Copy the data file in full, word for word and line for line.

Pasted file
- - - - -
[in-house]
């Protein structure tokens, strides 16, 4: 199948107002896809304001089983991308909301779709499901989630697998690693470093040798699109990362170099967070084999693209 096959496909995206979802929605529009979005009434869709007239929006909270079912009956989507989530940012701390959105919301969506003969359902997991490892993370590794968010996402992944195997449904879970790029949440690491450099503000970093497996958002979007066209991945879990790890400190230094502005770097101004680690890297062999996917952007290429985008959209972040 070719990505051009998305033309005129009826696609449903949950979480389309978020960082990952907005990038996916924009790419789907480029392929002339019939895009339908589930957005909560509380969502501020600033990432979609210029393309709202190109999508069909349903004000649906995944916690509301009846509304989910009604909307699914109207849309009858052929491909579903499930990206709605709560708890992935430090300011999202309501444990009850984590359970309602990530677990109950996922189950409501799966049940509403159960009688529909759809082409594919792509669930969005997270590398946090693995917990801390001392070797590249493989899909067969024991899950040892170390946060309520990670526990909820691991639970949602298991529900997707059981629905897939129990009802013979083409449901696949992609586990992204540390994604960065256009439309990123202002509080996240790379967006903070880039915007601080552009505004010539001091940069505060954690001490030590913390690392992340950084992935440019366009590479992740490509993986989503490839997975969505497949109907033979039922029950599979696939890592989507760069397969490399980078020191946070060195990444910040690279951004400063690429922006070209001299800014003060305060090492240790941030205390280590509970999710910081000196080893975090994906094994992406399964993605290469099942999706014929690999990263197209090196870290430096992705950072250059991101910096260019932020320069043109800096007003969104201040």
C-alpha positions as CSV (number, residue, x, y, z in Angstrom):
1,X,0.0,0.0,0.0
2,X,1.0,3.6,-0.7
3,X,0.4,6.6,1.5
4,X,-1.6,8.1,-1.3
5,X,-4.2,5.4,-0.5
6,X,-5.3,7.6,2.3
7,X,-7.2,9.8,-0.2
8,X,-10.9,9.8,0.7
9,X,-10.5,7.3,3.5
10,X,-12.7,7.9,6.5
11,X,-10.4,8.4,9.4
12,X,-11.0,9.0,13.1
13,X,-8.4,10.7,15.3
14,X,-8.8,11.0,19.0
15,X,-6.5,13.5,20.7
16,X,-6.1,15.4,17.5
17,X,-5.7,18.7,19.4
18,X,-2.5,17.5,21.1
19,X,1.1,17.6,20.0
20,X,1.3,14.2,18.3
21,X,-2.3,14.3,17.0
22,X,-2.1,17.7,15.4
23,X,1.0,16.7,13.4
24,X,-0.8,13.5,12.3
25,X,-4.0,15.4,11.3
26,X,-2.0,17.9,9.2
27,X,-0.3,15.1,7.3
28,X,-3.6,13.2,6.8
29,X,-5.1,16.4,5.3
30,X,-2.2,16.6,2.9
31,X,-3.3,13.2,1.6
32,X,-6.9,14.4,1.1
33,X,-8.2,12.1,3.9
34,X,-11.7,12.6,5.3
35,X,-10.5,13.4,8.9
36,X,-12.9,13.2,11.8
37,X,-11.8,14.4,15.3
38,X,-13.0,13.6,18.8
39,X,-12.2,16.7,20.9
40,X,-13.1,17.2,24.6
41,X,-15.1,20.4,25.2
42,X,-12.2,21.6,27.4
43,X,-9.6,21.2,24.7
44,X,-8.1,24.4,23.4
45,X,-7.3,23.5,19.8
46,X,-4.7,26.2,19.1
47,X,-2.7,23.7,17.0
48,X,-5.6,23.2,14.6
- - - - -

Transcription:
[in-house]
């Protein structure tokens, strides 16, 4: 199948107002896809304001089983991308909301779709499901989630697998690693470093040798699109990362170099967070084999693209 096959496909995206979802929605529009979005009434869709007239929006909270079912009956989507989530940012701390959105919301969506003969359902997991490892993370590794968010996402992944195997449904879970790029949440690491450099503000970093497996958002979007066209991945879990790890400190230094502005770097101004680690890297062999996917952007290429985008959209972040 070719990505051009998305033309005129009826696609449903949950979480389309978020960082990952907005990038996916924009790419789907480029392929002339019939895009339908589930957005909560509380969502501020600033990432979609210029393309709202190109999508069909349903004000649906995944916690509301009846509304989910009604909307699914109207849309009858052929491909579903499930990206709605709560708890992935430090300011999202309501444990009850984590359970309602990530677990109950996922189950409501799966049940509403159960009688529909759809082409594919792509669930969005997270590398946090693995917990801390001392070797590249493989899909067969024991899950040892170390946060309520990670526990909820691991639970949602298991529900997707059981629905897939129990009802013979083409449901696949992609586990992204540390994604960065256009439309990123202002509080996240790379967006903070880039915007601080552009505004010539001091940069505060954690001490030590913390690392992340950084992935440019366009590479992740490509993986989503490839997975969505497949109907033979039922029950599979696939890592989507760069397969490399980078020191946070060195990444910040690279951004400063690429922006070209001299800014003060305060090492240790941030205390280590509970999710910081000196080893975090994906094994992406399964993605290469099942999706014929690999990263197209090196870290430096992705950072250059991101910096260019932020320069043109800096007003969104201040």
C-alpha positions as CSV (number, residue, x, y, z in Angstrom):
1,X,0.0,0.0,0.0
2,X,1.0,3.6,-0.7
3,X,0.4,6.6,1.5
4,X,-1.6,8.1,-1.3
5,X,-4.2,5.4,-0.5
6,X,-5.3,7.6,2.3
7,X,-7.2,9.8,-0.2
8,X,-10.9,9.8,0.7
9,X,-10.5,7.3,3.5
10,X,-12.7,7.9,6.5
11,X,-10.4,8.4,9.4
12,X,-11.0,9.0,13.1
13,X,-8.4,10.7,15.3
14,X,-8.8,11.0,19.0
15,X,-6.5,13.5,20.7
16,X,-6.1,15.4,17.5
17,X,-5.7,18.7,19.4
18,X,-2.5,17.5,21.1
19,X,1.1,17.6,20.0
20,X,1.3,14.2,18.3
21,X,-2.3,14.3,17.0
22,X,-2.1,17.7,15.4
23,X,1.0,16.7,13.4
24,X,-0.8,13.5,12.3
25,X,-4.0,15.4,11.3
26,X,-2.0,17.9,9.2
27,X,-0.3,15.1,7.3
28,X,-3.6,13.2,6.8
29,X,-5.1,16.4,5.3
30,X,-2.2,16.6,2.9
31,X,-3.3,13.2,1.6
32,X,-6.9,14.4,1.1
33,X,-8.2,12.1,3.9
34,X,-11.7,12.6,5.3
35,X,-10.5,13.4,8.9
36,X,-12.9,13.2,11.8
37,X,-11.8,14.4,15.3
38,X,-13.0,13.6,18.8
39,X,-12.2,16.7,20.9
40,X,-13.1,17.2,24.6
41,X,-15.1,20.4,25.2
42,X,-12.2,21.6,27.4
43,X,-9.6,21.2,24.7
44,X,-8.1,24.4,23.4
45,X,-7.3,23.5,19.8
46,X,-4.7,26.2,19.1
47,X,-2.7,23.7,17.0
48,X,-5.6,23.2,14.6